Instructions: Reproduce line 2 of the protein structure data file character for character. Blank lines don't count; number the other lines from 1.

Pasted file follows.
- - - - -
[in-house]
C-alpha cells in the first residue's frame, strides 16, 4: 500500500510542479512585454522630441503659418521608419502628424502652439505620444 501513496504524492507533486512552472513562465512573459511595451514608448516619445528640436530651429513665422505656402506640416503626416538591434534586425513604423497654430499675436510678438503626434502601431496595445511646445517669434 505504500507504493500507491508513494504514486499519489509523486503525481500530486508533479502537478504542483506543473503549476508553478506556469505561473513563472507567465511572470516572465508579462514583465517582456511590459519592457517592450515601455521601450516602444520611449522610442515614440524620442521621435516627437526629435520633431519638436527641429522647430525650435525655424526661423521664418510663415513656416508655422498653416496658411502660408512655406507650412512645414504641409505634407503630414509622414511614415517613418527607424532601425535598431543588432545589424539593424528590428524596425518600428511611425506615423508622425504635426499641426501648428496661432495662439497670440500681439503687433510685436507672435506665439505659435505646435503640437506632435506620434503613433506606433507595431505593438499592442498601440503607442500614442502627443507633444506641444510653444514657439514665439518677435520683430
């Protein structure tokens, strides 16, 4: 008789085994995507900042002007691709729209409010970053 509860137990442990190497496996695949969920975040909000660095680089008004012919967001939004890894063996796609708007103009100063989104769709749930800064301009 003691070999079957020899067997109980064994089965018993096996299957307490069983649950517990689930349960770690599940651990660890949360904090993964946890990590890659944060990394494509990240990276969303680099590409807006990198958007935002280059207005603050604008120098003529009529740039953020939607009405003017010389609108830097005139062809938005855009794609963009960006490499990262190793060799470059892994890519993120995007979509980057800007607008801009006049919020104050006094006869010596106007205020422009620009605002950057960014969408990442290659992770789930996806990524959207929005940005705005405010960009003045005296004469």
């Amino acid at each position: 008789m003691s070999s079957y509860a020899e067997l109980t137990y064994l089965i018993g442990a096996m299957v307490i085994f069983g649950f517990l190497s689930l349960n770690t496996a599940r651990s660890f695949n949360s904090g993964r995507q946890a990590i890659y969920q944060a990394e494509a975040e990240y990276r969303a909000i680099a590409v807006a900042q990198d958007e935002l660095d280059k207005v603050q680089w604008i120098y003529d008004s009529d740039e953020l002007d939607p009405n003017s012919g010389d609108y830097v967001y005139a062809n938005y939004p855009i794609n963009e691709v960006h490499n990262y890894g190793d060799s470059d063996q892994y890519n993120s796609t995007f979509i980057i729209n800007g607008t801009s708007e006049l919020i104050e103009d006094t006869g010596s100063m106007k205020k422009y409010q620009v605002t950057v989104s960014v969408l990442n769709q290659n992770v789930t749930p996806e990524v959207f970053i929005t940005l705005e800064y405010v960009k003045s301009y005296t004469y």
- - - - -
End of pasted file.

C-alpha cells in the first residue's frame, strides 16, 4: 500500500510542479512585454522630441503659418521608419502628424502652439505620444 501513496504524492507533486512552472513562465512573459511595451514608448516619445528640436530651429513665422505656402506640416503626416538591434534586425513604423497654430499675436510678438503626434502601431496595445511646445517669434 505504500507504493500507491508513494504514486499519489509523486503525481500530486508533479502537478504542483506543473503549476508553478506556469505561473513563472507567465511572470516572465508579462514583465517582456511590459519592457517592450515601455521601450516602444520611449522610442515614440524620442521621435516627437526629435520633431519638436527641429522647430525650435525655424526661423521664418510663415513656416508655422498653416496658411502660408512655406507650412512645414504641409505634407503630414509622414511614415517613418527607424532601425535598431543588432545589424539593424528590428524596425518600428511611425506615423508622425504635426499641426501648428496661432495662439497670440500681439503687433510685436507672435506665439505659435505646435503640437506632435506620434503613433506606433507595431505593438499592442498601440503607442500614442502627443507633444506641444510653444514657439514665439518677435520683430